Philly Zoo welcomes its first baby flamingo in more than 20 years
To celebrate the little one’s birth, zoo employees are calling for the public’s assistance in naming the new arrival.
It’s been just about a month since the Philadelphia Zoo reopened to the public — with coronavirus mitigation protocols in place — and visitors may soon be tickled pink by its newest resident.
A Caribbean flamingo chick hatched on July 12, the first of this species born at the zoo in more than 20 years.
The tiny tot starts out as a gray fluffy bird at just a few inches tall — but will eventually grow to be 5 feet tall with a gray-pink plumage.
Zoo staff have yet to handle the newborn to determine its sex, height or weight, as to avoid disturbing the new family and the rest of the flock during this sensitive development stage.
The baby will have its first public outing Wednesday afternoon on the zoo’s Facebook Live program PhillyZoo@2.
“We are so pleased to welcome this new flamingo chick to our growing flock,” said Ian Gereg, the zoo’s vice president for animal well-being. “After several years of preparing this flock and their enclosure for successful nesting, we are all very happy to watch the chick’s development under the care of its doting parents.”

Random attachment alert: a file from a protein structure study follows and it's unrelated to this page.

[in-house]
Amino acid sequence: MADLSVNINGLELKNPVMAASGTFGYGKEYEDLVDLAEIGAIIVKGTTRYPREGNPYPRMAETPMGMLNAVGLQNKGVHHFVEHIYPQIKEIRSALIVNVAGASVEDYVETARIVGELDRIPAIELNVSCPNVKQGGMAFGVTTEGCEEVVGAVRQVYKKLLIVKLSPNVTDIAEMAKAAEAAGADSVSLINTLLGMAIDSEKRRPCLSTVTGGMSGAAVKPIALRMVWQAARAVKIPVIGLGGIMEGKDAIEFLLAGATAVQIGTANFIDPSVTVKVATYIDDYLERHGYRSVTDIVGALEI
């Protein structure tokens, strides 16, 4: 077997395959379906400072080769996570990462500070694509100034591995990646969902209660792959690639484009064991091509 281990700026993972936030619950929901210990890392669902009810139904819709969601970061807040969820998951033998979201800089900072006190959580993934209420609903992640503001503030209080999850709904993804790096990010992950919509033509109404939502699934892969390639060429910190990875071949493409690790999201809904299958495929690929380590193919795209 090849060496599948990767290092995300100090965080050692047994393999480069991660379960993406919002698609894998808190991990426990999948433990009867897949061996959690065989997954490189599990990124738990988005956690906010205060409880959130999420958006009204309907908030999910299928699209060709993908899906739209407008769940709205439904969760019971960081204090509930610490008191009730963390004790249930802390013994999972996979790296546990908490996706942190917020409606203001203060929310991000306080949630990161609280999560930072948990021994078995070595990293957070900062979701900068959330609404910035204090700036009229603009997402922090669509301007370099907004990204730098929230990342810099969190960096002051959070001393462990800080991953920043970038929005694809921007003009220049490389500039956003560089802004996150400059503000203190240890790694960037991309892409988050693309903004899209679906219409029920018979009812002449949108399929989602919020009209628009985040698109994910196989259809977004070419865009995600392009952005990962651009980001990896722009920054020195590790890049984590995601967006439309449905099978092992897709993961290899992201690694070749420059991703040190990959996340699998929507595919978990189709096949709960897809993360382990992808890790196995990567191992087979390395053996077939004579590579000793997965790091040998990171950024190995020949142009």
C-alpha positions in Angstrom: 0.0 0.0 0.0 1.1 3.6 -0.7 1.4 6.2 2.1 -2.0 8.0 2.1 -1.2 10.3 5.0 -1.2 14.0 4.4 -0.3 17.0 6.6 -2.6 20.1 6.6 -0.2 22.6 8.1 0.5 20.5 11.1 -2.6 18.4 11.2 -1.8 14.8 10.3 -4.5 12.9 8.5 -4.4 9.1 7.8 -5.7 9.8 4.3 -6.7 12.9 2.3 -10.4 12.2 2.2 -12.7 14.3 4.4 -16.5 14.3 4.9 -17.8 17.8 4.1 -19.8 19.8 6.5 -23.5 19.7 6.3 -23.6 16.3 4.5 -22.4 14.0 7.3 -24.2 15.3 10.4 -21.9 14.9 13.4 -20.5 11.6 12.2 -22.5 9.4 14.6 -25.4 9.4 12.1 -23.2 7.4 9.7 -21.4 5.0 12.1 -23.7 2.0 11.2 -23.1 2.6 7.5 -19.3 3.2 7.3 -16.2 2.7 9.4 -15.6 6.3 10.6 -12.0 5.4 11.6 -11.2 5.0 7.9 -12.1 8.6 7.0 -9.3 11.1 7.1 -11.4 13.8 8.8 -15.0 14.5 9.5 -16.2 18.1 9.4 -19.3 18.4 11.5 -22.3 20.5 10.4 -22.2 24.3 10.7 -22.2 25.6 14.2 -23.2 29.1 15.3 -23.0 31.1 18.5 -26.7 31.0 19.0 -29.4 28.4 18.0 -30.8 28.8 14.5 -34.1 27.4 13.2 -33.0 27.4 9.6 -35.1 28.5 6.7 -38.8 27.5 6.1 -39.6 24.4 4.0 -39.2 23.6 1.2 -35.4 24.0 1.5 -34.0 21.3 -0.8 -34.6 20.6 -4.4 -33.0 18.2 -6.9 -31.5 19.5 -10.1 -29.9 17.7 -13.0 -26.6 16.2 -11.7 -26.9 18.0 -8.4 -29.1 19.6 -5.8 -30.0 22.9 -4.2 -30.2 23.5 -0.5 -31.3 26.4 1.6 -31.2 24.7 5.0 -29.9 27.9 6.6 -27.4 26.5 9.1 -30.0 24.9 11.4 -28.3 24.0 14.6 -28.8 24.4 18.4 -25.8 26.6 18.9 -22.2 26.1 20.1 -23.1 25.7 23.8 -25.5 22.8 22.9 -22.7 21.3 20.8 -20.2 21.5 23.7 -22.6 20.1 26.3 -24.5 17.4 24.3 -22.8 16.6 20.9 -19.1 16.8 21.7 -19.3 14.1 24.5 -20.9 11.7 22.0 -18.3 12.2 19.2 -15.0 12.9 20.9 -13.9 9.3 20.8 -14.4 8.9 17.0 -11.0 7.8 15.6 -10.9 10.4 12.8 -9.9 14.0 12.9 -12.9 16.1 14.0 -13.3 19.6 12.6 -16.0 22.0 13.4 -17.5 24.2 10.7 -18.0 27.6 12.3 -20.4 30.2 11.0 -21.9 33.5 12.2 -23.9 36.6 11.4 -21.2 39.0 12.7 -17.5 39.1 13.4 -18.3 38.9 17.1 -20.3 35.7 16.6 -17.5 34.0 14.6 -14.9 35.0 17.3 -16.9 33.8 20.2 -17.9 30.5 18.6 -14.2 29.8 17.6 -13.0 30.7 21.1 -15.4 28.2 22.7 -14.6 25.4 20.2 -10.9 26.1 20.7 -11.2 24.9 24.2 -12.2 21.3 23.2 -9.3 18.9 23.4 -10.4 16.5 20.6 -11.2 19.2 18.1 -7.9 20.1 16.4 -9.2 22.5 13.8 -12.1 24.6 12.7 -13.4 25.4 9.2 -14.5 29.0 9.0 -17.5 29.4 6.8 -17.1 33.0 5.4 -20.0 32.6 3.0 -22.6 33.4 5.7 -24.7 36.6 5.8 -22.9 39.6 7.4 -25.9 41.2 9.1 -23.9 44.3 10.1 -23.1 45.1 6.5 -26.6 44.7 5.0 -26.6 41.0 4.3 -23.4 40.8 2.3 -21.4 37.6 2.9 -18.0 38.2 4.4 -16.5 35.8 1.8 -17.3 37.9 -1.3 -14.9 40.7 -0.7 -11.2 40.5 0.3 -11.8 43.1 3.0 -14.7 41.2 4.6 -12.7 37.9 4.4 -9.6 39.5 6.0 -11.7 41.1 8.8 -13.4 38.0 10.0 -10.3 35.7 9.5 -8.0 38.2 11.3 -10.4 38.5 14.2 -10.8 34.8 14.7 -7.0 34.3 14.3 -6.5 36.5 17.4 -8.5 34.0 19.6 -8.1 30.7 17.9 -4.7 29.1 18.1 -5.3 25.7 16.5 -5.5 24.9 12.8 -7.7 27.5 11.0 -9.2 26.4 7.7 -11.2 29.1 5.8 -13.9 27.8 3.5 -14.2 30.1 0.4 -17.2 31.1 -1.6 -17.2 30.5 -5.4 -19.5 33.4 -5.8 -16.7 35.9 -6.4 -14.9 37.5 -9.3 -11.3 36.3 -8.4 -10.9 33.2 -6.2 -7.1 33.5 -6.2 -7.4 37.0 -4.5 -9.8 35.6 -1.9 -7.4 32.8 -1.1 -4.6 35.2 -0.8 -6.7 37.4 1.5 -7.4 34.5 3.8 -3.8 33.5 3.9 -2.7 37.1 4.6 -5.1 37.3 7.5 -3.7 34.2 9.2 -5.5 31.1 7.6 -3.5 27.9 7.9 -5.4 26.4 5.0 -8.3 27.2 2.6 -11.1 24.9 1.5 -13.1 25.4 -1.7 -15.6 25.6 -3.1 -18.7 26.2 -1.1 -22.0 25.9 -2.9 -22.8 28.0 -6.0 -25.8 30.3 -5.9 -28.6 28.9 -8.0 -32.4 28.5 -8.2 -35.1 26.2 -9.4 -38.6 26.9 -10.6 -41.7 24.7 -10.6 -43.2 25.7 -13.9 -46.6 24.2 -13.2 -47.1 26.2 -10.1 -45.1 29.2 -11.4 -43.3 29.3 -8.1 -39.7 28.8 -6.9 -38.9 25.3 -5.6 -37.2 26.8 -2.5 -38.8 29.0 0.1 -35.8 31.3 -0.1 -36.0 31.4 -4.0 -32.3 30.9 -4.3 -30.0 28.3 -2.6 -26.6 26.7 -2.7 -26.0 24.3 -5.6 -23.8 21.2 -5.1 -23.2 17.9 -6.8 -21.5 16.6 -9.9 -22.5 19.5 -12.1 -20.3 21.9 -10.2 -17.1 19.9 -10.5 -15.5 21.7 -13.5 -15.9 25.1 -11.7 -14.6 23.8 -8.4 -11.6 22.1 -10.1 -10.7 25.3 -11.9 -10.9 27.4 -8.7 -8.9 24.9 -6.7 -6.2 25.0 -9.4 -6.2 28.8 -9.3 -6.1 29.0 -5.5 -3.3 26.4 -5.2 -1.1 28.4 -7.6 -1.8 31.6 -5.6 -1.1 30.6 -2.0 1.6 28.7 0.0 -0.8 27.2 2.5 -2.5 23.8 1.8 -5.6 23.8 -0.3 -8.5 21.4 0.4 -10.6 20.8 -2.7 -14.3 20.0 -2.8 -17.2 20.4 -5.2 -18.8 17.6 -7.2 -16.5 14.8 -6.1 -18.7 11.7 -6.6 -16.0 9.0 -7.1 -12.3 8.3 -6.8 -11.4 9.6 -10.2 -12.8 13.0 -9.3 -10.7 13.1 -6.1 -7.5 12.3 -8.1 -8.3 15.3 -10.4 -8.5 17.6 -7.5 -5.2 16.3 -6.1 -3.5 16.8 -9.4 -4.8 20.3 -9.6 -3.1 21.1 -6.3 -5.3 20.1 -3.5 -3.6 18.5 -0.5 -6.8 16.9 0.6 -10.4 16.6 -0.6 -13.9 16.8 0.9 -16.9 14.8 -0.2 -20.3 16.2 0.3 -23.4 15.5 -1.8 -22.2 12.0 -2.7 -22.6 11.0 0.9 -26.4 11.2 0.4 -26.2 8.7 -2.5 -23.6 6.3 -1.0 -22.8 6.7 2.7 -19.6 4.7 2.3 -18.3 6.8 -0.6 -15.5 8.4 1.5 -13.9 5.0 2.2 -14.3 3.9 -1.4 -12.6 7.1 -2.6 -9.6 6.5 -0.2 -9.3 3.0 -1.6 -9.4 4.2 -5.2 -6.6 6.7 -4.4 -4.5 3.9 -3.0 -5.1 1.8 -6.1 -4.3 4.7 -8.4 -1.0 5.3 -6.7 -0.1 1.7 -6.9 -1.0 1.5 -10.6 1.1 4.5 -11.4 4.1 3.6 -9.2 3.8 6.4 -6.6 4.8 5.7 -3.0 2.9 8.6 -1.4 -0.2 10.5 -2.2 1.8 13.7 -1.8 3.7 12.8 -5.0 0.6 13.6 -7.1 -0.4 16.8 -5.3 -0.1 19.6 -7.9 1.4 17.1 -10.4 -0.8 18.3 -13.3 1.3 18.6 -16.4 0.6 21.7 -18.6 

To celebrate the little one’s birth, zoo employees are calling for the public’s assistance in naming the new arrival. Running through August 9 at 5 p.m., anyone can vote as many times as they’d like here for one of these three names deriving from the Spanish language (Flamingos are native to the Caribbean, and Central and South America):
- “Rosado” meaning pink
- “Alto” meaning tall
- “Flaco” meaning slim or thin
Flamingo species are known for having close-knit familial ties — with the equal sharing of parenting duties, including incubating their eggs for about a month and feeding their offspring. As they grow, chicks become increasingly more independent from their parents — but they do stay connected over time through frequent vocalizations that they recognize as each other’s distinct calls.
The Philadelphia Zoo — which is the oldest zoo in the country — had an early hand in flamingo research, which led to the discovery of what makes the bird bright pink: the species’ diet and carotenoids — colorful organic pigments produced by plants and algae. In the 1940s, the zoo developed a new diet for flamingos that included carrots, resulting in a change in its feather color and pigmentation, which was then shared with zoos across the world.
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